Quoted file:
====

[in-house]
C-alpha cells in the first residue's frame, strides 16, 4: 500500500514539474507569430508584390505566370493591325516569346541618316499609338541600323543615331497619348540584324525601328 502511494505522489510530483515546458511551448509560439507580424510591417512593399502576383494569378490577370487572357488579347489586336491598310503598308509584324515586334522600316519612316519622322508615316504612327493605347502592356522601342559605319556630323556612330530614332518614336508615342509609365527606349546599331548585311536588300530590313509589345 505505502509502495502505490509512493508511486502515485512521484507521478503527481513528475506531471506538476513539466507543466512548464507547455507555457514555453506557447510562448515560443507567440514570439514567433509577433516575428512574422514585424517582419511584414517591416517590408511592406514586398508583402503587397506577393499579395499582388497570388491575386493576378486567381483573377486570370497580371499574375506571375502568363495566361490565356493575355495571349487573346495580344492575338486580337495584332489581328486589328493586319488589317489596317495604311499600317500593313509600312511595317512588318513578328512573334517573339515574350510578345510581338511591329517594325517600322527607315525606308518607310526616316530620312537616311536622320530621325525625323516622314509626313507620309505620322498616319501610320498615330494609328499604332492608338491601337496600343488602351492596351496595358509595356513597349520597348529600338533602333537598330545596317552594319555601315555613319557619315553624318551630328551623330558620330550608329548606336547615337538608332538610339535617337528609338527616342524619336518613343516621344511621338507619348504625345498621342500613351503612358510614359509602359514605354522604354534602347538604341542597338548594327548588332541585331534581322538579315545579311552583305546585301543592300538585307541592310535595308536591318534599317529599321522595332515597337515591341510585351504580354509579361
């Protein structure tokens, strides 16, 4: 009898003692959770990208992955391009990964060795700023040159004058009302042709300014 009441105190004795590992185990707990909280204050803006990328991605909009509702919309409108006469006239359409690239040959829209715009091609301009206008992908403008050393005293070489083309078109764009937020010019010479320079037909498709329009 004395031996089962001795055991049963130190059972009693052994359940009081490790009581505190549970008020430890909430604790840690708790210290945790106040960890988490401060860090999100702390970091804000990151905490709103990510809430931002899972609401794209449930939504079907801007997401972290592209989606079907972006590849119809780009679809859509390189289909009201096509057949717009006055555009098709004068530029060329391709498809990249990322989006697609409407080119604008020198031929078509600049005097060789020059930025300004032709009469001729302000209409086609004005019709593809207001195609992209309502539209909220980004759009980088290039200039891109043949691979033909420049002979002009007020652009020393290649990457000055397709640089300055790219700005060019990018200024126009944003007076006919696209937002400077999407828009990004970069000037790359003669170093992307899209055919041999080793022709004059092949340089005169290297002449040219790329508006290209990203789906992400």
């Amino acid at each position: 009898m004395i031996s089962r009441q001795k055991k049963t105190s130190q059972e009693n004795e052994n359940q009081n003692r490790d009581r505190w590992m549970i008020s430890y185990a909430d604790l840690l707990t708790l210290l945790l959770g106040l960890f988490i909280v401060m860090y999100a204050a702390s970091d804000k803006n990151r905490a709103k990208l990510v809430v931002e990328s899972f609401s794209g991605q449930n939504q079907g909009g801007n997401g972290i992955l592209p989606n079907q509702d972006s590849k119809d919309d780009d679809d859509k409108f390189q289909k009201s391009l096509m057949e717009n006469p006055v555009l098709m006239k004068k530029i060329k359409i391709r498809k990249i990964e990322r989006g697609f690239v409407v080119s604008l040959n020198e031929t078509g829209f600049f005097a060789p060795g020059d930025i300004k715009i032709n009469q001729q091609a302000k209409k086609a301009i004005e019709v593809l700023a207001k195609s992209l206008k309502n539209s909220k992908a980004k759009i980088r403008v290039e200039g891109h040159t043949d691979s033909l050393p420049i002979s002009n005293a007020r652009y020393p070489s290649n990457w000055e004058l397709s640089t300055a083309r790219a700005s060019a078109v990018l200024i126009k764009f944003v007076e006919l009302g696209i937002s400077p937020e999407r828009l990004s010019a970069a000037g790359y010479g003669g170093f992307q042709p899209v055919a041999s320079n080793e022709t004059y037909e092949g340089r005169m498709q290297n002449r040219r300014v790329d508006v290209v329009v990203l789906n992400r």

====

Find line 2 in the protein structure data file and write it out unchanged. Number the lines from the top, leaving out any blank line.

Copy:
C-alpha cells in the first residue's frame, strides 16, 4: 500500500514539474507569430508584390505566370493591325516569346541618316499609338541600323543615331497619348540584324525601328 502511494505522489510530483515546458511551448509560439507580424510591417512593399502576383494569378490577370487572357488579347489586336491598310503598308509584324515586334522600316519612316519622322508615316504612327493605347502592356522601342559605319556630323556612330530614332518614336508615342509609365527606349546599331548585311536588300530590313509589345 505505502509502495502505490509512493508511486502515485512521484507521478503527481513528475506531471506538476513539466507543466512548464507547455507555457514555453506557447510562448515560443507567440514570439514567433509577433516575428512574422514585424517582419511584414517591416517590408511592406514586398508583402503587397506577393499579395499582388497570388491575386493576378486567381483573377486570370497580371499574375506571375502568363495566361490565356493575355495571349487573346495580344492575338486580337495584332489581328486589328493586319488589317489596317495604311499600317500593313509600312511595317512588318513578328512573334517573339515574350510578345510581338511591329517594325517600322527607315525606308518607310526616316530620312537616311536622320530621325525625323516622314509626313507620309505620322498616319501610320498615330494609328499604332492608338491601337496600343488602351492596351496595358509595356513597349520597348529600338533602333537598330545596317552594319555601315555613319557619315553624318551630328551623330558620330550608329548606336547615337538608332538610339535617337528609338527616342524619336518613343516621344511621338507619348504625345498621342500613351503612358510614359509602359514605354522604354534602347538604341542597338548594327548588332541585331534581322538579315545579311552583305546585301543592300538585307541592310535595308536591318534599317529599321522595332515597337515591341510585351504580354509579361